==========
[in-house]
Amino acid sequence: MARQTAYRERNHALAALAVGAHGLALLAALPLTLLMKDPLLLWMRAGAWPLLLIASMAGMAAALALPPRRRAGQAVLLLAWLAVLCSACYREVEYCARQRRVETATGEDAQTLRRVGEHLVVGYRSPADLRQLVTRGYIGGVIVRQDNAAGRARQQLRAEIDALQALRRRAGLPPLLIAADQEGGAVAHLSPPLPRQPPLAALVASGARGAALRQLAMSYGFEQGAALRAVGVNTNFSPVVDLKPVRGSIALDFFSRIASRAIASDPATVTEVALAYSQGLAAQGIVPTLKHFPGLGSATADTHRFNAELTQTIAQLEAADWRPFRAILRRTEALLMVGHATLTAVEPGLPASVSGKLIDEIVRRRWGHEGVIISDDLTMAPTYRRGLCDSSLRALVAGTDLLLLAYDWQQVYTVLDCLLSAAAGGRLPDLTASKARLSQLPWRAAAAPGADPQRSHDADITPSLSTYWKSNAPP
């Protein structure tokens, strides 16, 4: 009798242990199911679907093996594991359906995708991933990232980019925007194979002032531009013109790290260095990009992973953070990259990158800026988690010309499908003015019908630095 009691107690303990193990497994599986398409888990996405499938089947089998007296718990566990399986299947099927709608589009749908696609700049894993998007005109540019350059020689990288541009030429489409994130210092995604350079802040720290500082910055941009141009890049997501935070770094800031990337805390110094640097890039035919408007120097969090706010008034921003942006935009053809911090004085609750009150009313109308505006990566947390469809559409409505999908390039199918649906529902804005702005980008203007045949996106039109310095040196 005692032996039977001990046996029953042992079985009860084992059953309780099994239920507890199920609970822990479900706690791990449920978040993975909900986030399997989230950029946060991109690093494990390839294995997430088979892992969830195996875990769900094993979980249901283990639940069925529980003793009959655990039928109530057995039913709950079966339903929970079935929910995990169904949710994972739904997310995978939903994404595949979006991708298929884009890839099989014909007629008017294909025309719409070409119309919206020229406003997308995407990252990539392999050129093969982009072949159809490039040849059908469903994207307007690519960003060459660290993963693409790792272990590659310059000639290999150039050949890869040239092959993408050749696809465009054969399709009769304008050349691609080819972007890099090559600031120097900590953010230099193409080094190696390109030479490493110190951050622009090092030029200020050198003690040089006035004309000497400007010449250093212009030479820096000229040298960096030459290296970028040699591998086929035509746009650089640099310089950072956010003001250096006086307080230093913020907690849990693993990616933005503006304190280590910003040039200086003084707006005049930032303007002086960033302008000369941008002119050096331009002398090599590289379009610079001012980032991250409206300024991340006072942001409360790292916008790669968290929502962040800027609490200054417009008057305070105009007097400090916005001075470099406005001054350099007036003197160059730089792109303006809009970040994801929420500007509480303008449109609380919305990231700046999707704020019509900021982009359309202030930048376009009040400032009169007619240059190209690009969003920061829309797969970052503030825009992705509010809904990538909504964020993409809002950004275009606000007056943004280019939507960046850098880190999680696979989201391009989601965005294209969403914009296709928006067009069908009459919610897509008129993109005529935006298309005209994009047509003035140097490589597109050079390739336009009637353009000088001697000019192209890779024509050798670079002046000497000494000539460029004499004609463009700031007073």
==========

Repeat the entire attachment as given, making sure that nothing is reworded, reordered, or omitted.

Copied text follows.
[in-house]
Amino acid sequence: MARQTAYRERNHALAALAVGAHGLALLAALPLTLLMKDPLLLWMRAGAWPLLLIASMAGMAAALALPPRRRAGQAVLLLAWLAVLCSACYREVEYCARQRRVETATGEDAQTLRRVGEHLVVGYRSPADLRQLVTRGYIGGVIVRQDNAAGRARQQLRAEIDALQALRRRAGLPPLLIAADQEGGAVAHLSPPLPRQPPLAALVASGARGAALRQLAMSYGFEQGAALRAVGVNTNFSPVVDLKPVRGSIALDFFSRIASRAIASDPATVTEVALAYSQGLAAQGIVPTLKHFPGLGSATADTHRFNAELTQTIAQLEAADWRPFRAILRRTEALLMVGHATLTAVEPGLPASVSGKLIDEIVRRRWGHEGVIISDDLTMAPTYRRGLCDSSLRALVAGTDLLLLAYDWQQVYTVLDCLLSAAAGGRLPDLTASKARLSQLPWRAAAAPGADPQRSHDADITPSLSTYWKSNAPP
């Protein structure tokens, strides 16, 4: 009798242990199911679907093996594991359906995708991933990232980019925007194979002032531009013109790290260095990009992973953070990259990158800026988690010309499908003015019908630095 009691107690303990193990497994599986398409888990996405499938089947089998007296718990566990399986299947099927709608589009749908696609700049894993998007005109540019350059020689990288541009030429489409994130210092995604350079802040720290500082910055941009141009890049997501935070770094800031990337805390110094640097890039035919408007120097969090706010008034921003942006935009053809911090004085609750009150009313109308505006990566947390469809559409409505999908390039199918649906529902804005702005980008203007045949996106039109310095040196 005692032996039977001990046996029953042992079985009860084992059953309780099994239920507890199920609970822990479900706690791990449920978040993975909900986030399997989230950029946060991109690093494990390839294995997430088979892992969830195996875990769900094993979980249901283990639940069925529980003793009959655990039928109530057995039913709950079966339903929970079935929910995990169904949710994972739904997310995978939903994404595949979006991708298929884009890839099989014909007629008017294909025309719409070409119309919206020229406003997308995407990252990539392999050129093969982009072949159809490039040849059908469903994207307007690519960003060459660290993963693409790792272990590659310059000639290999150039050949890869040239092959993408050749696809465009054969399709009769304008050349691609080819972007890099090559600031120097900590953010230099193409080094190696390109030479490493110190951050622009090092030029200020050198003690040089006035004309000497400007010449250093212009030479820096000229040298960096030459290296970028040699591998086929035509746009650089640099310089950072956010003001250096006086307080230093913020907690849990693993990616933005503006304190280590910003040039200086003084707006005049930032303007002086960033302008000369941008002119050096331009002398090599590289379009610079001012980032991250409206300024991340006072942001409360790292916008790669968290929502962040800027609490200054417009008057305070105009007097400090916005001075470099406005001054350099007036003197160059730089792109303006809009970040994801929420500007509480303008449109609380919305990231700046999707704020019509900021982009359309202030930048376009009040400032009169007619240059190209690009969003920061829309797969970052503030825009992705509010809904990538909504964020993409809002950004275009606000007056943004280019939507960046850098880190999680696979989201391009989601965005294209969403914009296709928006067009069908009459919610897509008129993109005529935006298309005209994009047509003035140097490589597109050079390739336009009637353009000088001697000019192209890779024509050798670079002046000497000494000539460029004499004609463009700031007073």